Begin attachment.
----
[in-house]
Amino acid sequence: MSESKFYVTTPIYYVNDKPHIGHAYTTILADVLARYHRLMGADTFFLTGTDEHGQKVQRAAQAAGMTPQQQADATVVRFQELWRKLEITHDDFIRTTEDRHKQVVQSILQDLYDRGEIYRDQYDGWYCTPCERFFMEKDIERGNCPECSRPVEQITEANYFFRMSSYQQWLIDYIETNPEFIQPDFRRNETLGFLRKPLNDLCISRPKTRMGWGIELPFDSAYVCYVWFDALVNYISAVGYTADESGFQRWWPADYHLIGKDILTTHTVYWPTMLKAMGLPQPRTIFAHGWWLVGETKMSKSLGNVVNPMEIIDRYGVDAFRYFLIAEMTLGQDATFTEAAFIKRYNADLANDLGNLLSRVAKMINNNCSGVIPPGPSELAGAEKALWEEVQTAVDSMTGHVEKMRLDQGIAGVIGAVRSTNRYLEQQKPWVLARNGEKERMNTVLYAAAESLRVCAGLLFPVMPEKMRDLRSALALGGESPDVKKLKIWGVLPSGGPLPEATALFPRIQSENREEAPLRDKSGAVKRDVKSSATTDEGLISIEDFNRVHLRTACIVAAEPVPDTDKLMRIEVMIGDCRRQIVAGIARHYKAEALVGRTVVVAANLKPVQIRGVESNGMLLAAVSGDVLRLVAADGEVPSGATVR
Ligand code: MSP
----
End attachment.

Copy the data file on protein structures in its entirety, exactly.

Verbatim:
[in-house]
Amino acid sequence: MSESKFYVTTPIYYVNDKPHIGHAYTTILADVLARYHRLMGADTFFLTGTDEHGQKVQRAAQAAGMTPQQQADATVVRFQELWRKLEITHDDFIRTTEDRHKQVVQSILQDLYDRGEIYRDQYDGWYCTPCERFFMEKDIERGNCPECSRPVEQITEANYFFRMSSYQQWLIDYIETNPEFIQPDFRRNETLGFLRKPLNDLCISRPKTRMGWGIELPFDSAYVCYVWFDALVNYISAVGYTADESGFQRWWPADYHLIGKDILTTHTVYWPTMLKAMGLPQPRTIFAHGWWLVGETKMSKSLGNVVNPMEIIDRYGVDAFRYFLIAEMTLGQDATFTEAAFIKRYNADLANDLGNLLSRVAKMINNNCSGVIPPGPSELAGAEKALWEEVQTAVDSMTGHVEKMRLDQGIAGVIGAVRSTNRYLEQQKPWVLARNGEKERMNTVLYAAAESLRVCAGLLFPVMPEKMRDLRSALALGGESPDVKKLKIWGVLPSGGPLPEATALFPRIQSENREEAPLRDKSGAVKRDVKSSATTDEGLISIEDFNRVHLRTACIVAAEPVPDTDKLMRIEVMIGDCRRQIVAGIARHYKAEALVGRTVVVAANLKPVQIRGVESNGMLLAAVSGDVLRLVAADGEVPSGATVR
Ligand code: MSP